When it comes to genes – most of us are under the belief, the philosophical premise, that our genetics are some static, immutable constant. “They don’t change.” “What you get is what you get, and you’re susceptible no matter what you do. ” “Sorry Charlie, that’s just the way it goes!” These are often comments remarked and spoken by some of my colleages, usually modern or elder medical doctors stuck in their ways. Typically the same ones that are stuck on mechanisms and matter. That there are no influences but that which we can see and touch, the tangible. If you investigate the ever advancing world of medical research, however, you’ll find the opposite. We’re not just talking quantum physics here, but that ever expansive field seeks to promote the truth behind how health really works. Simply put, we’re not machines. Our bodies do heal when they start to break down, otherwise, you’d never heal a cut, and food that you eat would not become pure flesh, the tissue that makes up your entire body. We know environment plays critical role. How much?
Well, that remains the debate. What we’re going to explore here is just how much the spine influences your neurology. From there we can seek to understand how your spine is the gateway to life and interactions with the world around you. Why do you “see” what you ‘see’, while a bat uses echo location in the ‘same environment’ yet operates and understands it completely differently. Or a spider with eight eyes sees nature more like a kaleidoscope, than we humans ‘see’ with our ‘eyes’. And our eyes are a direct extension of our brains, believe it or not. They’re extremely exposed too. Let’s dive into the goodies.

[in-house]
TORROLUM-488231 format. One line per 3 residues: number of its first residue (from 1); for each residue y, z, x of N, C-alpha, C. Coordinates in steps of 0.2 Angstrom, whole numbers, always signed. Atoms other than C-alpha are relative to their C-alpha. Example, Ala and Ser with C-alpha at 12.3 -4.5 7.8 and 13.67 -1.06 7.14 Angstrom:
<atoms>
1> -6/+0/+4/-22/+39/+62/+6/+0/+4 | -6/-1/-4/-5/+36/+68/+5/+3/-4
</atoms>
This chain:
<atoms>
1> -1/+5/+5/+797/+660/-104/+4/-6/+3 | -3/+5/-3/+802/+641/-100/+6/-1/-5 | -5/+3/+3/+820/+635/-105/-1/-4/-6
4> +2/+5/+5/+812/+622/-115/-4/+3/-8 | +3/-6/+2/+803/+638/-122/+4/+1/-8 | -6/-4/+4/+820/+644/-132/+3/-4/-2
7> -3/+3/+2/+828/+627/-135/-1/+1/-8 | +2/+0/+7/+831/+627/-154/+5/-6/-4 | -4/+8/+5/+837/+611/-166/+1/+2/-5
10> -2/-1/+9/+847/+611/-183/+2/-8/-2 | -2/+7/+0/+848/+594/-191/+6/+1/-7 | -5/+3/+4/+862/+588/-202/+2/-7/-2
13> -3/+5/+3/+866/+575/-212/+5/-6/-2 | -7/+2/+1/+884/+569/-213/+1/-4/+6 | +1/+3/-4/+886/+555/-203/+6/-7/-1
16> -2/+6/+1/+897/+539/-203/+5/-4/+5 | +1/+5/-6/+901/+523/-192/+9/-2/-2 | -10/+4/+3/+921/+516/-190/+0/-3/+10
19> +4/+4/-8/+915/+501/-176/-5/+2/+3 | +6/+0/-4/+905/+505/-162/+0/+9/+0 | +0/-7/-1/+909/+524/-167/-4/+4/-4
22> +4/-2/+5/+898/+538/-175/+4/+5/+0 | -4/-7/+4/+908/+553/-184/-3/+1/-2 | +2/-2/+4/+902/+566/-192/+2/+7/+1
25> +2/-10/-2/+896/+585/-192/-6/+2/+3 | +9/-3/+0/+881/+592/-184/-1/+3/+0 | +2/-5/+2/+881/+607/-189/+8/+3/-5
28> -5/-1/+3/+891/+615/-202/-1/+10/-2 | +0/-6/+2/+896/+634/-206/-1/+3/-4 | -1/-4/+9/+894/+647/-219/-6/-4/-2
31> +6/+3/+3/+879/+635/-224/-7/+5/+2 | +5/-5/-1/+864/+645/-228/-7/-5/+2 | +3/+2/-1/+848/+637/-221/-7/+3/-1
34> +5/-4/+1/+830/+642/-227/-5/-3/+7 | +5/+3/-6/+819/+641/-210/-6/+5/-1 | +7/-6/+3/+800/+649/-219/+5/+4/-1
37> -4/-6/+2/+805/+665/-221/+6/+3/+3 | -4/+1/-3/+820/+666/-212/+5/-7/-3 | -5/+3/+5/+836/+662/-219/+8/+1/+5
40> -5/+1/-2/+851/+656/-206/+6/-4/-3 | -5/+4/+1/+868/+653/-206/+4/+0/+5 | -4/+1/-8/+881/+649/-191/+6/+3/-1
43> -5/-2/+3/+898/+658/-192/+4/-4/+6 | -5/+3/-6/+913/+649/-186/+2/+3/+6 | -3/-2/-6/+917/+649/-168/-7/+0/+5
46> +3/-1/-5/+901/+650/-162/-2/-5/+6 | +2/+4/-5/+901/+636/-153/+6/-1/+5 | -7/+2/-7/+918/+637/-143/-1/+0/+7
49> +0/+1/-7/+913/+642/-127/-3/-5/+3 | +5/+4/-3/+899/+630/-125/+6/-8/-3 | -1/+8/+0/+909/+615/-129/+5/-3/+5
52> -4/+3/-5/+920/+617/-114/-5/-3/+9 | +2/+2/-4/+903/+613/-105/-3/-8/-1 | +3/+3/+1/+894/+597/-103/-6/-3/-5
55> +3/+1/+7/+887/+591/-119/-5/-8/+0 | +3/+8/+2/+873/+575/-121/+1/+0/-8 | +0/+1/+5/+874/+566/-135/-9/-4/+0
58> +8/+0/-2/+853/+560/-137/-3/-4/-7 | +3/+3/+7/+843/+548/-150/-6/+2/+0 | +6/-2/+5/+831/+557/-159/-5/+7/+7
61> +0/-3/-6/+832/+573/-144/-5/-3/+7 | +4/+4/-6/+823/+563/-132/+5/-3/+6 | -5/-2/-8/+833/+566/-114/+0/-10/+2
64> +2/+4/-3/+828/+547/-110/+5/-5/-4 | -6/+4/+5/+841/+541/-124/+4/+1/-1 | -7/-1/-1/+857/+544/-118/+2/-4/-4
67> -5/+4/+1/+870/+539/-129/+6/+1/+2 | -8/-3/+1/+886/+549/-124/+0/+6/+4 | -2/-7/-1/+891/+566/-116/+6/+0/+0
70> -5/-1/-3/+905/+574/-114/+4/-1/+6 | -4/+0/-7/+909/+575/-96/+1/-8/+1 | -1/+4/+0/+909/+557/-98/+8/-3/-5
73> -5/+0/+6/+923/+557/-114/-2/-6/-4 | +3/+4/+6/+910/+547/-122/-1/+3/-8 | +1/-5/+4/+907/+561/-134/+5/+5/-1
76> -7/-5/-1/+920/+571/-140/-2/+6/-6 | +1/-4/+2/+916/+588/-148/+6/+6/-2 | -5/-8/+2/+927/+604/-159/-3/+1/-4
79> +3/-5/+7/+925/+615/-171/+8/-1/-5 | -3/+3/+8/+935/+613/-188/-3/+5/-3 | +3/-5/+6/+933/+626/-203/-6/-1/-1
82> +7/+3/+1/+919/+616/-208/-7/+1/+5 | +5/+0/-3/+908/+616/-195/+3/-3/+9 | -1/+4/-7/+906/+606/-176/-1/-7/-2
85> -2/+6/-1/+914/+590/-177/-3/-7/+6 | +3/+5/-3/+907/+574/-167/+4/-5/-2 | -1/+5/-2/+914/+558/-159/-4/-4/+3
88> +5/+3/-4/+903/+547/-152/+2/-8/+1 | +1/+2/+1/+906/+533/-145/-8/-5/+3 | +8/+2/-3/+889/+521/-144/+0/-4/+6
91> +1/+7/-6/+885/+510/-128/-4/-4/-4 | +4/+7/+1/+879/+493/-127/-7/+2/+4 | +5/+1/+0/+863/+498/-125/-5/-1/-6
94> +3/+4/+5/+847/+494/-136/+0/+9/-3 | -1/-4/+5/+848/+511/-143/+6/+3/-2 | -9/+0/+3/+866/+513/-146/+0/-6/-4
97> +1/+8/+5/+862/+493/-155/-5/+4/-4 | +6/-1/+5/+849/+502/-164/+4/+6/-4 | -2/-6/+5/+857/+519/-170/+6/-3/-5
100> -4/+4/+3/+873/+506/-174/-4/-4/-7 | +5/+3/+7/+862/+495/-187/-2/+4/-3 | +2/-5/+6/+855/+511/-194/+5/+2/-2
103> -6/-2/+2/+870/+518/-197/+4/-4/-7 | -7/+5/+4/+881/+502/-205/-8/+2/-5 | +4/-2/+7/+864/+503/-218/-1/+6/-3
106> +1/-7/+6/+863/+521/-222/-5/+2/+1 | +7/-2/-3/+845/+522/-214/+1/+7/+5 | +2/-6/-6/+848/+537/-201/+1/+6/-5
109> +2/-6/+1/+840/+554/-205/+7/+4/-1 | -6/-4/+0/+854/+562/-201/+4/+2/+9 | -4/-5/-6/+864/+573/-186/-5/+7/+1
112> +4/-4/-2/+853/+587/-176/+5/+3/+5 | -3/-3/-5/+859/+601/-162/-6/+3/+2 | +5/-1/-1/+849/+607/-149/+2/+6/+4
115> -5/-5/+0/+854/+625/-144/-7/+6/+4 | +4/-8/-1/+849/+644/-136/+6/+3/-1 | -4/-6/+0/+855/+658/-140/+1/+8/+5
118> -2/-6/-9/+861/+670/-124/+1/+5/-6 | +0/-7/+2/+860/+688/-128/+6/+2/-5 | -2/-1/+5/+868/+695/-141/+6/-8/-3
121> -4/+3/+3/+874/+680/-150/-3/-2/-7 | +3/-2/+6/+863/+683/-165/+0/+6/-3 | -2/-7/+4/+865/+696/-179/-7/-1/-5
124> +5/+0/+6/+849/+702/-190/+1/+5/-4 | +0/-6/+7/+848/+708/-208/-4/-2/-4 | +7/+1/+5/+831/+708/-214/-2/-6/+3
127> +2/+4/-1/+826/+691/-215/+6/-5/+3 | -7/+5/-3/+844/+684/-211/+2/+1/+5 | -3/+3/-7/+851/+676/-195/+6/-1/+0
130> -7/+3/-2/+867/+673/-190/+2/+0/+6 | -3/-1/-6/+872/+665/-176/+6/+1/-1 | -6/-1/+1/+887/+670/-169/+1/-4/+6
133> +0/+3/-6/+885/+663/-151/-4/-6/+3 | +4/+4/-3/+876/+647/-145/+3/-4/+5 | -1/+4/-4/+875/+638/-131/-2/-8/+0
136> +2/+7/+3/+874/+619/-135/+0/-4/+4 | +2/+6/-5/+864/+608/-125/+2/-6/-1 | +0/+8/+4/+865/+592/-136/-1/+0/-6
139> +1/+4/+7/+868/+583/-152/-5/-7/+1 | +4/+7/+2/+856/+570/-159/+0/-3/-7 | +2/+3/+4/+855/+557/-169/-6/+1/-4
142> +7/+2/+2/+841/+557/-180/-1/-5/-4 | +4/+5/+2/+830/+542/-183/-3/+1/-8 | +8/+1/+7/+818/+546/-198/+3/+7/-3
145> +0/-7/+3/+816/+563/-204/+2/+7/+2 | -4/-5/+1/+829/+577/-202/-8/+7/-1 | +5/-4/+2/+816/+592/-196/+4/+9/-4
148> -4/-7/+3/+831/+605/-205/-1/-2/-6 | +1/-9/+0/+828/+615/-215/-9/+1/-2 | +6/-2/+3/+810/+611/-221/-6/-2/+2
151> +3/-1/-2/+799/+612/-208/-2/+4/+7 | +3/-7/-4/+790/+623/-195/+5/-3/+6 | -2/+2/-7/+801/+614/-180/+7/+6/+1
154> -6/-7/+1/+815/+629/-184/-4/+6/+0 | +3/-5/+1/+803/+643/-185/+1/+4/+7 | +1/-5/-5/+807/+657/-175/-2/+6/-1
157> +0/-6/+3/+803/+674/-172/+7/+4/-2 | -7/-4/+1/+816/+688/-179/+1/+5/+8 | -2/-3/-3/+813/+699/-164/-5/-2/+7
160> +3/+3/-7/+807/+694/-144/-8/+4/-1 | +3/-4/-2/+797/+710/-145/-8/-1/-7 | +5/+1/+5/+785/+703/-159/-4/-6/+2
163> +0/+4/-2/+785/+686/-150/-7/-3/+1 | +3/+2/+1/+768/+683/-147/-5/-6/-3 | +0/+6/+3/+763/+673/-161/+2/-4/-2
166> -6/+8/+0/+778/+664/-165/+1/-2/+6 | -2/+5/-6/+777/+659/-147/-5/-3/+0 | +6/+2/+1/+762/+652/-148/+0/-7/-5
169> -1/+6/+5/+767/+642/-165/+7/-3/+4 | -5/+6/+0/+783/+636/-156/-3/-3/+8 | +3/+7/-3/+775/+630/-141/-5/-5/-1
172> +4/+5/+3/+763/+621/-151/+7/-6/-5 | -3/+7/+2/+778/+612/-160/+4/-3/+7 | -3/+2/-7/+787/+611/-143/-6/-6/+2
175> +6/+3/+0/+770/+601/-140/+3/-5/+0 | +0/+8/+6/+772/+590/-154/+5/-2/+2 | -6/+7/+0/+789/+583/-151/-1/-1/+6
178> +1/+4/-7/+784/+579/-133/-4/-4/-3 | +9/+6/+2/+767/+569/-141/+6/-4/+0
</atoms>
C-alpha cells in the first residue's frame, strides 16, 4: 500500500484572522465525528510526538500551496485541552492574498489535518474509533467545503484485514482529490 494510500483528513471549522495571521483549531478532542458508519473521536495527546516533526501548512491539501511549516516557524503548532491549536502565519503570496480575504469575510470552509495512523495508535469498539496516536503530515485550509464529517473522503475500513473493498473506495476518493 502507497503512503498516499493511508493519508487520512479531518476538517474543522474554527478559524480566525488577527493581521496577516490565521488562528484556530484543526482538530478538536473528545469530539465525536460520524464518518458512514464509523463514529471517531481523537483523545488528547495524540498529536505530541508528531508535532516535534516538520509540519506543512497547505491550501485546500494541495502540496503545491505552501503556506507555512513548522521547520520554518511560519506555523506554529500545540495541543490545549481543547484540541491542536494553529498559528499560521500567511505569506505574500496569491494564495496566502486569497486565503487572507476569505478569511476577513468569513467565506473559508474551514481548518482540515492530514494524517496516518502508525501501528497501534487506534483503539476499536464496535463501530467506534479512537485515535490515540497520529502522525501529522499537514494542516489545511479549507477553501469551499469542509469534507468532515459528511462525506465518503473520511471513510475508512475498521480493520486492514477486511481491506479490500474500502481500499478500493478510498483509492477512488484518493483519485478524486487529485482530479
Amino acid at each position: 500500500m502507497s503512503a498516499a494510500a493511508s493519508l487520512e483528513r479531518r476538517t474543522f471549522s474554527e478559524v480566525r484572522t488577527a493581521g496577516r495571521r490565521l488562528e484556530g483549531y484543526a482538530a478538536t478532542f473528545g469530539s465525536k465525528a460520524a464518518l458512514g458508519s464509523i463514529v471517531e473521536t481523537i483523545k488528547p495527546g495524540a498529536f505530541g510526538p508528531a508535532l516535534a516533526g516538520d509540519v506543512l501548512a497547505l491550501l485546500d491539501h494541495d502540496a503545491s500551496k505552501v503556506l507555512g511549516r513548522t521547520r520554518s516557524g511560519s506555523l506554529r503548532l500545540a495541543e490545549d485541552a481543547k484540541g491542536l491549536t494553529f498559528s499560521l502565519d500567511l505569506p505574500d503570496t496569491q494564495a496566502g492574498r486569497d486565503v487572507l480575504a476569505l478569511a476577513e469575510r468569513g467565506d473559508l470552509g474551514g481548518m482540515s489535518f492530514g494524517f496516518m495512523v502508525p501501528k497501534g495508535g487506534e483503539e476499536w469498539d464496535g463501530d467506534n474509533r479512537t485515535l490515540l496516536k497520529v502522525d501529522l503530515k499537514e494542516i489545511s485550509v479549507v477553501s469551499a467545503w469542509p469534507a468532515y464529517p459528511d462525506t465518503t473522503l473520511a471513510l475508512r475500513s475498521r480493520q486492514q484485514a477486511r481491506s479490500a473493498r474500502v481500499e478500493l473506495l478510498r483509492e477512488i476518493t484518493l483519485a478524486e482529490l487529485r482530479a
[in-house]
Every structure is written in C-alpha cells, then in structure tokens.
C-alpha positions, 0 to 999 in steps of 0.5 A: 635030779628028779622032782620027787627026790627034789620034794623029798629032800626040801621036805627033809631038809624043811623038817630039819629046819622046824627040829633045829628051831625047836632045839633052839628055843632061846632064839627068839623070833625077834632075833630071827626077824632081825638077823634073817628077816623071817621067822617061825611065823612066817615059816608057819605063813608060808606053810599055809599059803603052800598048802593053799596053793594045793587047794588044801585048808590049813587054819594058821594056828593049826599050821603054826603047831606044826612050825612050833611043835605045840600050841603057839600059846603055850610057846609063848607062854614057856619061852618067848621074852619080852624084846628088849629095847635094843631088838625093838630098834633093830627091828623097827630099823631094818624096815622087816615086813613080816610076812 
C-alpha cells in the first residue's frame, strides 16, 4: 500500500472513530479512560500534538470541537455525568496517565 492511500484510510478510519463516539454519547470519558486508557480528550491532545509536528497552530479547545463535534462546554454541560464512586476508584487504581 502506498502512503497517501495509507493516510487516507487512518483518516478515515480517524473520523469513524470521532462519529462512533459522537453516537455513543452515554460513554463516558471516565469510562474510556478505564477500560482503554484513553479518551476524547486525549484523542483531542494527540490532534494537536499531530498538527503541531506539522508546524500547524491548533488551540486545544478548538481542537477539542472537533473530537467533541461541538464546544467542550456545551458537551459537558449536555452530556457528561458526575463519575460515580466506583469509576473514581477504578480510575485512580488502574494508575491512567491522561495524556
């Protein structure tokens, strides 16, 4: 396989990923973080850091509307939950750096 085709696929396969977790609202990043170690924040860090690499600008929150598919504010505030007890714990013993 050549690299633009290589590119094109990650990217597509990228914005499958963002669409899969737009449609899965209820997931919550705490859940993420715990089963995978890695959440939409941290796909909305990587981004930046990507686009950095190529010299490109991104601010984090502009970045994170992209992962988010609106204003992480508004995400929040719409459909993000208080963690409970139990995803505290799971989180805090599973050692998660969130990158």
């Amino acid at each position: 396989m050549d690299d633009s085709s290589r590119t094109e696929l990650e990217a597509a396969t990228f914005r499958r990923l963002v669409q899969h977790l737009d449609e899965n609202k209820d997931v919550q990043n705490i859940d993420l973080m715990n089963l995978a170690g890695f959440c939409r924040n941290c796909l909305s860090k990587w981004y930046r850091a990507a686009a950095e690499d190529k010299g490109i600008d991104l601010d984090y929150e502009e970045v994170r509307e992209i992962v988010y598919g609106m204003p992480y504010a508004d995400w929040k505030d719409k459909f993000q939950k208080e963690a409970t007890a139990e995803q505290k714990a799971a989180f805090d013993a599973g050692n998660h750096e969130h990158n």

Brain influences every aspect of life. When your brain perceives a sensation, it has to pick it up from some part of your body. It’s not just an entirely above down approach. Your brain does have to sense incoming information, interpret it as safe, harmful or otherwise. Then it has to “tell you”. If the information coming in is not properly received, it can’t be properly transmitted. Case in point, diabetic neuropathy. If you have this condition, you know full well that you can put your hand on a stove, and if you’re not looking, you could burn and melt your flesh. Why? When your body is in that state of dis-ease, the nerves are not working properly. Either they have fully ‘died off’, or partial aspects of the nerves do not work appropriately. Either way, you don’t sense the heat and the pain. In that case, your brain doesn’t know your hand is being harmed, and therefore the reflexive neurological wiring that is supposed to reflexively pull your hand away is never initiated. Arguably, that’s “garbage information” in, and therefore the response is “garbage out”. No proper communication has been made between the brain and your body. That’s a recipe for disaster. This happens in your spine too, and is no different in the grand scheme of things.
Incoming information from your spine is constantly being monitored. Every micro movement you perform sends information back to your brain. Your brain is a twenty four hour monitor to keep you health. If you lean to the right, and stay there, after a few moments, you’ll start to feel the pressure. If your spine is already damaged, injured or weakened, you may feel pain just bending to the side. That’s not good, or healthy. If that’s your low back, then any time your body needs to use those nerves that go to your low back, it can’t rely on them for good information. Let’s say those nerves are also going to your large intestine, or your reproductive organs. You may not feel pain, but the organs aren’t getting good information either, and they will stop ‘hearing’ the brain. So when it comes time to create new tissue lining in your intestines, or cause your bladder or bowels to evacuate, well, “no body’s home!”. Your brain may attempt to send a signal to go to the bathroom because it picked up information from your kidneys and stomach that they were full. However, when it comes time to evacuate, the message is never sent. Now you have constipation. In order to get proper signals back to that area of your spine, you need to make sure that lower vertebral segment moves properly so those nerve receptors come “back online” and are able to start working again.